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Cologne Museum (Farina Fragrance Museum)

In a 5-minute short walk from the Cathedral, you can hop on over to Cologne Museum (Duftmuseum Im Farina Haus). It is the oldest fragrance factory still standing today.

Have you ever wondered if Cologne has anything to do with eau de cologne? Yep, Cologne is the city where perfume was all started. It wasn’t the French but technically not the German, either, who created eau de cologne. Hear me out.

Eau de cologne was invented in 1709 by Giovanni Maria Farina, an Italian perfume maker from Santa Maria Maggiore Valle Vigezzo. Back then, it was a sensational invention that he could control the formula to produce consistent fragrance using a mixture of essential oils. Trade between the city of Cologne and Paris flourished in the late 1700s, and the French nobles’ high demand for personal fragrance made the Eau de Cologne successful.

At the museum, you can take an interactive guided tour (available in English, 45 minutes) to learn all about perfume, from how Cologne became the birthplace of Eau de Cologne, brief history/background and how they keep the tradition of recreating the same scent over the years.

As a person who loves perfumes, I enjoyed the guided tour. I got to smell 4 different ingredients to make the original Cologne! I also liked that I got a sample-size original cologne as a gift at the end of the tour. There is a gift shop where you can buy perfumes, but no hard sell, which made the tour more enjoyable.

Admission & Guided Tour: Book your tickets here. Mon-Fri: €8 | Sat-Sun: €12 (historical costume guided tour)

Hours: 10 am – 6 pm

Location: [Open Google Map] 

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Lunch at Heumarkt

Heumarkt is a cobblestoned square lined with cafes and bars. This is also a spot for a Christmas market in December. Take a photo of the Equestrian Statue of Friedrich Wilhelm III, stroll around and grab a seat at any of the cafes for lunch.

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I went to Golden I’m Zims [Open Google Map], where I had a delicious Vienna-style schnitzel (made out of beef instead of pork). Make sure to try Kölsch beer, Cologne’s signature beer.

Location: [Open Google Map]

>> Brewery Tour with Three “Kölsch” Tastings: Prost for all beer lovers out there!

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Walk along the Rhine River Bank

After lunch, let’s take a walk along the Rhine River. When the weather is nice and sunny, the locals lie down on the lawn to bask in the sun or go picnic on the river bank. You will arrive at the next destination following a pleasant 10-minute stroll.

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>> Rhine River Cruise: Discover the city’s highlights from the riverboat and enjoy a Kölsch beer.

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Cologne Chocolate Museum

How lovely to enjoy some sweets in the afternoon! You will be delighted to know that chocolate is the last of Cologne’s four most famous things.

Cologne Chocolate Museum (Schokoladenmuseum Köln) by Lindt is an interactive museum for children and adults who love chocolates. You can learn about the history of chocolate via sensory learning (BTW, all buttons are at the kid’s eye level). And you can follow the chocolate-making process by glancing at the chocolatiers working inside a glass room.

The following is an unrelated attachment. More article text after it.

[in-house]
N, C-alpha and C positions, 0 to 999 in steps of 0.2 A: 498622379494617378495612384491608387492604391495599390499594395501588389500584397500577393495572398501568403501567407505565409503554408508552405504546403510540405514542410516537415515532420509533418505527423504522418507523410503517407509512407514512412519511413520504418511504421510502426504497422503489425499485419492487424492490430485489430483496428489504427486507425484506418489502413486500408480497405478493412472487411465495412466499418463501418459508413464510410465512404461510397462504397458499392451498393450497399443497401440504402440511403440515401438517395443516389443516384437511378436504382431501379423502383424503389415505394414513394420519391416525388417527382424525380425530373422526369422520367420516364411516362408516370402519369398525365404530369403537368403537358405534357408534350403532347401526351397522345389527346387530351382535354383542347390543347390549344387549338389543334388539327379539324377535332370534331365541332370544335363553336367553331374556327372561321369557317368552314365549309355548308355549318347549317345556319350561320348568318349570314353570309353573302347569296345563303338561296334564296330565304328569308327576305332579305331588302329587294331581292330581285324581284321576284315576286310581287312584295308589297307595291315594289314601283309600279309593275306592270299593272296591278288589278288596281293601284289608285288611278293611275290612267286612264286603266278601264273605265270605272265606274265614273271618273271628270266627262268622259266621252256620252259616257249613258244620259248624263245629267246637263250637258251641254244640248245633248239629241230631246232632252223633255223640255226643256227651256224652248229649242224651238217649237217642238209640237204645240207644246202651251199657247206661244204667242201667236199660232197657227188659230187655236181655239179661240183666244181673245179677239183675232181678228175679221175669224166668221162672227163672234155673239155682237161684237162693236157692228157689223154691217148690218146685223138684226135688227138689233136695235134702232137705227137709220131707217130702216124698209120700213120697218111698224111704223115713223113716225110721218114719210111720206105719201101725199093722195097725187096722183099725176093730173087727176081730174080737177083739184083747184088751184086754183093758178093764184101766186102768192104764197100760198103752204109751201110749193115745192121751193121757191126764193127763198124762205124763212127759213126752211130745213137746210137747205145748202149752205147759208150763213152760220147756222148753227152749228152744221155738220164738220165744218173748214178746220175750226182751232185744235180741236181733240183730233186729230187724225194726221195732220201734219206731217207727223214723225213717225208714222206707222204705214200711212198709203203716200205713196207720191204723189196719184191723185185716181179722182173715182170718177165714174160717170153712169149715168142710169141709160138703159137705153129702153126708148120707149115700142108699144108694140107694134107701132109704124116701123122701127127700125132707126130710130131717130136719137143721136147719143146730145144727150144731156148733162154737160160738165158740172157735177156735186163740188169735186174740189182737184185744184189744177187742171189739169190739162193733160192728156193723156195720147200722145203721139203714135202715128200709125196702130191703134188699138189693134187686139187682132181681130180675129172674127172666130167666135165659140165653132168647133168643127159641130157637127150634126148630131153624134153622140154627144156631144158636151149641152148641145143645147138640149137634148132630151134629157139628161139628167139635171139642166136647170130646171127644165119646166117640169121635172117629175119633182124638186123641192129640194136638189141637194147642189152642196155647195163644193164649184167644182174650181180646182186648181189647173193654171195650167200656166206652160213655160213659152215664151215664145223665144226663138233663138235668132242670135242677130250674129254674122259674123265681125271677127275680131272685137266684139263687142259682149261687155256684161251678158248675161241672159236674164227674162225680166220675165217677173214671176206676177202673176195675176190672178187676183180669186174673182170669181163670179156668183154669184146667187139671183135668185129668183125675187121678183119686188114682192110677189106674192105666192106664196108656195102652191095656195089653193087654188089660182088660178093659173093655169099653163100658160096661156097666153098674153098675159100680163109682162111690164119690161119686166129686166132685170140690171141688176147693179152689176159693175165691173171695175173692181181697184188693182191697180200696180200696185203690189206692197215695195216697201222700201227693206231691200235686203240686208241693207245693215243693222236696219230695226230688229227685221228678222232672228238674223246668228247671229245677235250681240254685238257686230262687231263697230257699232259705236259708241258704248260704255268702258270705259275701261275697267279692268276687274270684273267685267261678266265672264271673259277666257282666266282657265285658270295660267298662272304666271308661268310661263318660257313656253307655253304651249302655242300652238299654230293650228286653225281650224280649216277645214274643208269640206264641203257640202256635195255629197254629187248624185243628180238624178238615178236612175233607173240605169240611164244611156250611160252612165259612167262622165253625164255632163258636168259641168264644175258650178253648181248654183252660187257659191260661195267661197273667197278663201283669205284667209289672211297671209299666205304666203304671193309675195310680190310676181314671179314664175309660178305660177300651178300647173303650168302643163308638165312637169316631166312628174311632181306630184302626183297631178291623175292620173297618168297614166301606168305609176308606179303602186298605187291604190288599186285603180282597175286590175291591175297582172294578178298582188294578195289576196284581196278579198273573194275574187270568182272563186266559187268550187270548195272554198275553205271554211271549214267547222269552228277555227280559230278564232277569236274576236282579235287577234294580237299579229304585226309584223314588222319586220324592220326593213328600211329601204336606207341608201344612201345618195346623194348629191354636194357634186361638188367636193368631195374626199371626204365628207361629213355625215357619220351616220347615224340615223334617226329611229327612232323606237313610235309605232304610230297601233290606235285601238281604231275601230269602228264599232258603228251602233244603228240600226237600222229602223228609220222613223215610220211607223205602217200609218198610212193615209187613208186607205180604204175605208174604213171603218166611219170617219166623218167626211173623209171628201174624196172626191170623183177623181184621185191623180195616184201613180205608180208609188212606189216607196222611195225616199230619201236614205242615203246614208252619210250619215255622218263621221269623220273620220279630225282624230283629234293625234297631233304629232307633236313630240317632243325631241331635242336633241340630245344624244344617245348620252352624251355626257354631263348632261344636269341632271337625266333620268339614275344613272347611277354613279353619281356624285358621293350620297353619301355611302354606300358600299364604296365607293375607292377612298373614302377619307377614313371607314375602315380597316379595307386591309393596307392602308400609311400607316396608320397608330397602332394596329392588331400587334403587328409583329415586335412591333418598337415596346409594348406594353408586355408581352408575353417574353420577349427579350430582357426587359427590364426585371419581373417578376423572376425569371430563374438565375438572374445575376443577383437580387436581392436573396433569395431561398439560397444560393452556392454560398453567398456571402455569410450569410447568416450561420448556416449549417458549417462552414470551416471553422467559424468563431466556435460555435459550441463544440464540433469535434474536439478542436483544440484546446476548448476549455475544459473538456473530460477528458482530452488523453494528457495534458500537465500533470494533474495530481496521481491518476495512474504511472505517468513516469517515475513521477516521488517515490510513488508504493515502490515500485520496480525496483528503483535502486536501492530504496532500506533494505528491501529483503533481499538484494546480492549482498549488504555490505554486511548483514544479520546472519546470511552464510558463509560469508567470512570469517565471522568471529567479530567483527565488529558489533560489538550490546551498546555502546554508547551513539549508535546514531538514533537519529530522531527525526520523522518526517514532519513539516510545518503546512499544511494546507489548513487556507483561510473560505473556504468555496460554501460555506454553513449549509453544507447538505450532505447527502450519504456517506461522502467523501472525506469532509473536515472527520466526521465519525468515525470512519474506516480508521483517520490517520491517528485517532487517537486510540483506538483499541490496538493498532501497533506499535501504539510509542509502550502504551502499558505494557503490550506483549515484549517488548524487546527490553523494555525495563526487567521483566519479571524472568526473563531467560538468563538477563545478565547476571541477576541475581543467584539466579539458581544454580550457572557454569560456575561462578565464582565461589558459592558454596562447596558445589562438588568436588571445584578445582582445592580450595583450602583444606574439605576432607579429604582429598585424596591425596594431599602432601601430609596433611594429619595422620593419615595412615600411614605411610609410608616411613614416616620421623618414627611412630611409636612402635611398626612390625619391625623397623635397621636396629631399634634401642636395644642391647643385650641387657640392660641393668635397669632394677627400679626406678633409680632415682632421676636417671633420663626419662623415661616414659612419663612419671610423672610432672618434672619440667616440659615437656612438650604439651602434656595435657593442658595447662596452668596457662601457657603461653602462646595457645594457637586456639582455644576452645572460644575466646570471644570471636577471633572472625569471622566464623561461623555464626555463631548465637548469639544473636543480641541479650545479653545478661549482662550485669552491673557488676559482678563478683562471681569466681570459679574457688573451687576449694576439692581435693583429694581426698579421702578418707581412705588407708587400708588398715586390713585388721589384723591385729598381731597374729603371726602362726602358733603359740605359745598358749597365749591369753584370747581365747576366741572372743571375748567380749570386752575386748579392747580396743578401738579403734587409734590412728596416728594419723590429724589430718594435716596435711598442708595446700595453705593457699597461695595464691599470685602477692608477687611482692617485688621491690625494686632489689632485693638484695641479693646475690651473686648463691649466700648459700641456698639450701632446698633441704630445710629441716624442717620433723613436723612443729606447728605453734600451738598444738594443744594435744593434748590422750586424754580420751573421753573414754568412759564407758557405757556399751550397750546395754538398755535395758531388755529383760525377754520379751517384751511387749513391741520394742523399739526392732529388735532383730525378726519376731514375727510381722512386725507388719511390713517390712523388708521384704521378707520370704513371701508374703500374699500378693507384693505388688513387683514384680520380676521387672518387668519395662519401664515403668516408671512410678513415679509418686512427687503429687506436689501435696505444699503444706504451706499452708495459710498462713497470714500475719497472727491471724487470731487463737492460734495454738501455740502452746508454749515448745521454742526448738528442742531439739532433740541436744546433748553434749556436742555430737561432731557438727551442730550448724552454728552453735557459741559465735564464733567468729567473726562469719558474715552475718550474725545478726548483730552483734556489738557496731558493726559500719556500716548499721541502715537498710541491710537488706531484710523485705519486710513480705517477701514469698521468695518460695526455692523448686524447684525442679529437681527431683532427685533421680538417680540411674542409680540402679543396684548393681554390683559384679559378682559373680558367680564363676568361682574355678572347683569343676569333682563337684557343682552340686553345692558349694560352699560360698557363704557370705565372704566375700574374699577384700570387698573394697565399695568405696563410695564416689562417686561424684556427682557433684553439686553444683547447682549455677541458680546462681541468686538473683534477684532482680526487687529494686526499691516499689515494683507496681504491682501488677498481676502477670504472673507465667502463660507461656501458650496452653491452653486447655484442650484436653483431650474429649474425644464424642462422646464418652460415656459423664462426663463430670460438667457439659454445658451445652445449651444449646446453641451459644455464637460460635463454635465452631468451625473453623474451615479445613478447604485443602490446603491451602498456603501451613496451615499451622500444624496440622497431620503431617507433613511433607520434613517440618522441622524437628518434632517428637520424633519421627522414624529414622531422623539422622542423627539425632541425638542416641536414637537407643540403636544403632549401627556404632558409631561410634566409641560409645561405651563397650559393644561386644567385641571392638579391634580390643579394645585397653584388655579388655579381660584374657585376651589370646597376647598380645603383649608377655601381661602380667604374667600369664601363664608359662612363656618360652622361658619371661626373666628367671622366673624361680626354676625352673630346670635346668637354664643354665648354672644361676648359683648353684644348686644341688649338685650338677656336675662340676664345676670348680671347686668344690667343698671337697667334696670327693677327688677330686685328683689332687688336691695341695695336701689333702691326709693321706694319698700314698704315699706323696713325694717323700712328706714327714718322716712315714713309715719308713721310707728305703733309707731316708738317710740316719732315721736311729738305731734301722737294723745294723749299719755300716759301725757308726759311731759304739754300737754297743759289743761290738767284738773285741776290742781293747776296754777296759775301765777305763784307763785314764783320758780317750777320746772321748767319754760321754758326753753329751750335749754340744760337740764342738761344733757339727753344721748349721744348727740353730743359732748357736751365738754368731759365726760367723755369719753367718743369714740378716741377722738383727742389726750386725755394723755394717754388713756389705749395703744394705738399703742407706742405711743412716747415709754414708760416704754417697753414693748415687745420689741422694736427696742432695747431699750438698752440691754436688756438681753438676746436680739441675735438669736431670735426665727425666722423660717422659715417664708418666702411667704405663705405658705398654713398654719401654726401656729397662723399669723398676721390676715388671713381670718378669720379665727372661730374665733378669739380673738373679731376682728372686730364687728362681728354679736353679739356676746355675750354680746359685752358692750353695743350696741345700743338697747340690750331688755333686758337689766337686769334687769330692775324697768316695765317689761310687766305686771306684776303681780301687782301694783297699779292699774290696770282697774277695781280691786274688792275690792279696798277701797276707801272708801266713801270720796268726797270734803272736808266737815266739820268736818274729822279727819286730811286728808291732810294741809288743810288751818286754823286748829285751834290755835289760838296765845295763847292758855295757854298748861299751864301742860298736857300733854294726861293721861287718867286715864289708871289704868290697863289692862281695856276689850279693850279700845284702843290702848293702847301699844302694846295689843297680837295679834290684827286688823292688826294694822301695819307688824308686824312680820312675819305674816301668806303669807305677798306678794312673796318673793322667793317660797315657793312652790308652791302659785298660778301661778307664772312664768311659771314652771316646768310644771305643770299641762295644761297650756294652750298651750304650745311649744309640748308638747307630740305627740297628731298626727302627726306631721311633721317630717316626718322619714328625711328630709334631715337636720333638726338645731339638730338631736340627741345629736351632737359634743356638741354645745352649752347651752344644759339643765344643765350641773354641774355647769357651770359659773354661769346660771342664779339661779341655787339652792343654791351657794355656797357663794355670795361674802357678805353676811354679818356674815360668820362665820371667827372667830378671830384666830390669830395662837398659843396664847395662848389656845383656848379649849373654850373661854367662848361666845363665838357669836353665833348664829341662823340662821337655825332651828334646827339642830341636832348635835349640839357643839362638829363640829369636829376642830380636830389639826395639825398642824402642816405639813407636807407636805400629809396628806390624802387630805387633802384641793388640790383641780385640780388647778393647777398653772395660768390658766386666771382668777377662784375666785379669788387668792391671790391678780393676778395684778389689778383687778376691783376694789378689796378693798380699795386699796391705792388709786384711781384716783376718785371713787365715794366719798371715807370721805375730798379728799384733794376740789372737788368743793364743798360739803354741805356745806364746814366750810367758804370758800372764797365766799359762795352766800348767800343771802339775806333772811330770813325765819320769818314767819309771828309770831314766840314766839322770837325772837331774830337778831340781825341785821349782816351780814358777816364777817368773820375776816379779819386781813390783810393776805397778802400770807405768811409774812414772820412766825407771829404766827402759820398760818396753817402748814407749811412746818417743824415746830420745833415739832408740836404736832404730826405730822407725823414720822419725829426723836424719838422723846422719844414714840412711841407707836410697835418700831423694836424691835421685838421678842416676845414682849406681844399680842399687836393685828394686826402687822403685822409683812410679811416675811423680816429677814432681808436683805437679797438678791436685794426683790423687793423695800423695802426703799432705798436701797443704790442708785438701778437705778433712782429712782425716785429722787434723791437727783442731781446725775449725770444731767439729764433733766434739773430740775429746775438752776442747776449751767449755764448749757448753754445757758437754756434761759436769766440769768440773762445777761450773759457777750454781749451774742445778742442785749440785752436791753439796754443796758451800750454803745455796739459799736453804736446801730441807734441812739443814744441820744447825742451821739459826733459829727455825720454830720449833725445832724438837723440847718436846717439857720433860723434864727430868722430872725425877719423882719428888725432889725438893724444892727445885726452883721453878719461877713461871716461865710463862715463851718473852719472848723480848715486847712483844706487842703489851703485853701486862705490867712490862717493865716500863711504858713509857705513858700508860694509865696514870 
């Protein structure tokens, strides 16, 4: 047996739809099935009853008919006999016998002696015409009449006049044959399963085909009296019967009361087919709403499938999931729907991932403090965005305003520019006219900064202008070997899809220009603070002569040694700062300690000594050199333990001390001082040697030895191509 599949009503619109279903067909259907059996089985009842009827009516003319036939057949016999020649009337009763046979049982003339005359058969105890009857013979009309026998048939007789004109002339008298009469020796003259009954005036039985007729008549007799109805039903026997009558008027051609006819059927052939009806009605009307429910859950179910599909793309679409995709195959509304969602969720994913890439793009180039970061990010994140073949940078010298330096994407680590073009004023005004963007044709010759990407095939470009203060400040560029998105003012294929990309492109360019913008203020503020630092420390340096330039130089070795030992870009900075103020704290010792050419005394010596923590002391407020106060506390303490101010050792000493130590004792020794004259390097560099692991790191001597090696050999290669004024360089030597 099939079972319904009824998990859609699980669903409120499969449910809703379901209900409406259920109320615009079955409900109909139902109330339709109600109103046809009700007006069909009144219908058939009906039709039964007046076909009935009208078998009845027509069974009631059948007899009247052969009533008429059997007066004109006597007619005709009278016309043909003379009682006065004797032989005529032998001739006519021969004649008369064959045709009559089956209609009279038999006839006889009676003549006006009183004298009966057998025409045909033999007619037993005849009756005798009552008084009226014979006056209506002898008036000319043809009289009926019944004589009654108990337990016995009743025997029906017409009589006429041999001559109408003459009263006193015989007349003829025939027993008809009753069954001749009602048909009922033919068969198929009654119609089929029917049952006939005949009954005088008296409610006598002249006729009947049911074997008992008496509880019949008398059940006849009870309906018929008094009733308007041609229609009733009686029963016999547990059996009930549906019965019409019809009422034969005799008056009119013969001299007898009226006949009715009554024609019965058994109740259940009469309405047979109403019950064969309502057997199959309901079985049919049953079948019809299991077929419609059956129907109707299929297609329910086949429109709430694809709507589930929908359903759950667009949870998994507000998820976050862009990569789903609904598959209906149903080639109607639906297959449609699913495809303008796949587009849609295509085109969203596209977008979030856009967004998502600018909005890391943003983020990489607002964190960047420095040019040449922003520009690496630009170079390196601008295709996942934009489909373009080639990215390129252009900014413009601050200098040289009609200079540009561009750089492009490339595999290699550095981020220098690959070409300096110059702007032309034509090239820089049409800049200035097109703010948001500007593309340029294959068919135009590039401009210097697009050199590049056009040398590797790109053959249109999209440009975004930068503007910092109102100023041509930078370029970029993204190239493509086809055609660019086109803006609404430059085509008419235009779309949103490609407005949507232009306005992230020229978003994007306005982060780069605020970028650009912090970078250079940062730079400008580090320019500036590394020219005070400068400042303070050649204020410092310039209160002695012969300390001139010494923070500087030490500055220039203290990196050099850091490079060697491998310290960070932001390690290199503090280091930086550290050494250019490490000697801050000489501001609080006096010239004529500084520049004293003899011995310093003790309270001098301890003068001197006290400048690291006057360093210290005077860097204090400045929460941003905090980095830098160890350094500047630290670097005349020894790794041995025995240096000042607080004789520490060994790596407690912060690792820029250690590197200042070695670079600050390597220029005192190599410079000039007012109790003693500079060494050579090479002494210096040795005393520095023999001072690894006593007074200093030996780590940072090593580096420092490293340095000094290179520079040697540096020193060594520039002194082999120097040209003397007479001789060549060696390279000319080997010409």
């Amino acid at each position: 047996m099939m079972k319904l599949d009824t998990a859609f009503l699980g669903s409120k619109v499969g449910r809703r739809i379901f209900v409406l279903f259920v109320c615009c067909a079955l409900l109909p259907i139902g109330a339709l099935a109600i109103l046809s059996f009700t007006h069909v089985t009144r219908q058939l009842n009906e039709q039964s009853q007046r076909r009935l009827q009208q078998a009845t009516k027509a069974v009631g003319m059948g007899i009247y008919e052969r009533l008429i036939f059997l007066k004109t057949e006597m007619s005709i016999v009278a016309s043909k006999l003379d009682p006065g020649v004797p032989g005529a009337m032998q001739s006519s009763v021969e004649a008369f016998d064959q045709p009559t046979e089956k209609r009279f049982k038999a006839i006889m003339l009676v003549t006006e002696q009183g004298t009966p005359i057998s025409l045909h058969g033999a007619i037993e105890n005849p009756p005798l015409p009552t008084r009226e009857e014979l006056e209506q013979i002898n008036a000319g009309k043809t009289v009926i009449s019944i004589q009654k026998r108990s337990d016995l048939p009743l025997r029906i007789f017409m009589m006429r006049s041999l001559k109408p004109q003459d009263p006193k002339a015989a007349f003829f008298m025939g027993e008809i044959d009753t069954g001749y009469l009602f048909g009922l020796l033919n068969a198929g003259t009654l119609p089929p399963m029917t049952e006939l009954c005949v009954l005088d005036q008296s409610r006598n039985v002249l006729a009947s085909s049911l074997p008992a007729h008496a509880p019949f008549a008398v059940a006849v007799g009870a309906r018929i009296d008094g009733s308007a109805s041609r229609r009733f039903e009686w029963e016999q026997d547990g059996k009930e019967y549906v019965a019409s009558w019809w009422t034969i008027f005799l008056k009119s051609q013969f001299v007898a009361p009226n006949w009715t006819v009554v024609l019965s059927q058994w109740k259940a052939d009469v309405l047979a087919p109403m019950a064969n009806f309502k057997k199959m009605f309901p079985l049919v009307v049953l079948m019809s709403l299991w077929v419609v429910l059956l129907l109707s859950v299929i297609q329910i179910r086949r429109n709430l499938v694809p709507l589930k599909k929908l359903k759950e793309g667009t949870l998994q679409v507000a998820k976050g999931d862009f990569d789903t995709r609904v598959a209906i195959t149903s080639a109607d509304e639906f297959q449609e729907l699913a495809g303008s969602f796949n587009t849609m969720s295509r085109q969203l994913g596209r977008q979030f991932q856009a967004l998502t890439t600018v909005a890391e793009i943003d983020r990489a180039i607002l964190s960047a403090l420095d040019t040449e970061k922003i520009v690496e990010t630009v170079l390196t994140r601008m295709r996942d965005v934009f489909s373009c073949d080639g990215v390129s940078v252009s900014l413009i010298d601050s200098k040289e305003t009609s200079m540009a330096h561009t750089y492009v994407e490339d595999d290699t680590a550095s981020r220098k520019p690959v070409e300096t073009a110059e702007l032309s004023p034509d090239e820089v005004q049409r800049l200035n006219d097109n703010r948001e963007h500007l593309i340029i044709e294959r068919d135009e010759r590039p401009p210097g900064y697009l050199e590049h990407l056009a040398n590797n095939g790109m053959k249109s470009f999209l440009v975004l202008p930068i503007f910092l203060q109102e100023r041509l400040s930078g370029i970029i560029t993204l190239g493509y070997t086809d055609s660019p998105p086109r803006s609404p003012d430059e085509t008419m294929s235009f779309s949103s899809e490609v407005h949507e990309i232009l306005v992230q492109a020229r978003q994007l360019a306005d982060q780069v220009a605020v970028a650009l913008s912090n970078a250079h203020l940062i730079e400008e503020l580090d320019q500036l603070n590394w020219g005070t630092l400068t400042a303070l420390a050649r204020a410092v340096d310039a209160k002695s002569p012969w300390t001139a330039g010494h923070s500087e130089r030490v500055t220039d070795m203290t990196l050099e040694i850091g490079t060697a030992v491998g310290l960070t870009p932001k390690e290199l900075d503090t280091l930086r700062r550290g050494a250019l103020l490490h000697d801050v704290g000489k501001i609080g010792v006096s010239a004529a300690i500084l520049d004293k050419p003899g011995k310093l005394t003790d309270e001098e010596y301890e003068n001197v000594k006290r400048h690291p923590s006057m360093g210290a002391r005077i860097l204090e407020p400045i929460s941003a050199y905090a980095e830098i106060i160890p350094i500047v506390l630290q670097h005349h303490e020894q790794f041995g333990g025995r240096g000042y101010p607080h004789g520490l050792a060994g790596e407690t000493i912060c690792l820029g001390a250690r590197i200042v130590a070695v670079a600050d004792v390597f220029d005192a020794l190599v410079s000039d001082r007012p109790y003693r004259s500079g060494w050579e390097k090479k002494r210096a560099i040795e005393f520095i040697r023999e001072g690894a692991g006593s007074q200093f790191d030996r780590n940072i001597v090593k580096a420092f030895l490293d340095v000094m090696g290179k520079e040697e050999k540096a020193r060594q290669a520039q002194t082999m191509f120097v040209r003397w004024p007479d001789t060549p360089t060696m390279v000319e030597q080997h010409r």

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But the best part is that you get to sample chocolates! You can even custom-make your chocolate bar with your chosen ingredients at the Chocolate Workshop upstairs. After filling out the order form, wait about 45 minutes to receive your chocolate.

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Finally, you will be in heaven at the souvenir shop. The store has a wide variety of chocolate bars, truffles, cocoa powder, etc. You will find all kinds of chocolates there. It was challenging to leave without anything on hand. 

Admission: Book your tickets here. Weekdays €14.50 (€8.50 up to the age of 18) | Weekend €16 (€10 up to 18) | Free under the age of 6.

Hours: 10 am – 6 pm (Closed on Mondays.)

Location: [Open Google Map]

Other Cologne Attractions

Consider checking out these landmarks below, depending on your interest and allowed time. I spent way too long hours at the Chocolate Museum (I’m telling you, they can get you hooked with millions of exotic chocolates!) and ran out of time before rushing back to hop on the train back to Dusseldorf.

Museum Ludwig

Museum Ludwig showcases 20th-century contemporary art, including masterpieces by Picasso. Adjacent to the Cologne Cathedral, the museum is easy to get to.

Admission: €11 (+booking fee) | Free under the age of 18

Hours: 10 am – 6 pm (Closed on Mondays)

Location: [Open Google Map]

Wallraf Richartz Museum

Wallraf Richartz Museum is the oldest museum in Cologne. The art gallery is home to fine art from the Medieval period to the early 20th-century Impressionist. Some highlights include a collection of Monet, Manet, Van Gogh, and Rembrandt.

Admission: €13 | Free under the age of 18

Hours: 10 am – 6 pm (Closed on Mondays)

Location: [Open Google Map]


Schildergasse is the city’s busiest, pedestrian-only shopping district. The area has department stores and many German, European and US brand shops. While shopping there, look for the Weltstadthaus. It’s an architectural delight resembling a whale with an impressive glass facade; currently, it houses the Peek & Cloppenburg store. 

Location: [Open Google Map]

Flora und Botanischer Garten Köln

The Flora und Botanischer Garten Köln is a municipal park and botanical garden. The park, designed by Peter Joseph Lenné in 1864, incorporates a blend of German, French Baroque, Italian Renaissance and English garden styles. The botanical garden presents diverse climate plants and flowers in the outdoor garden and greenhouses.

Admission: Free

Hours: 8 am – 9 pm

Location: [Open Google Map]

Bon Voyage!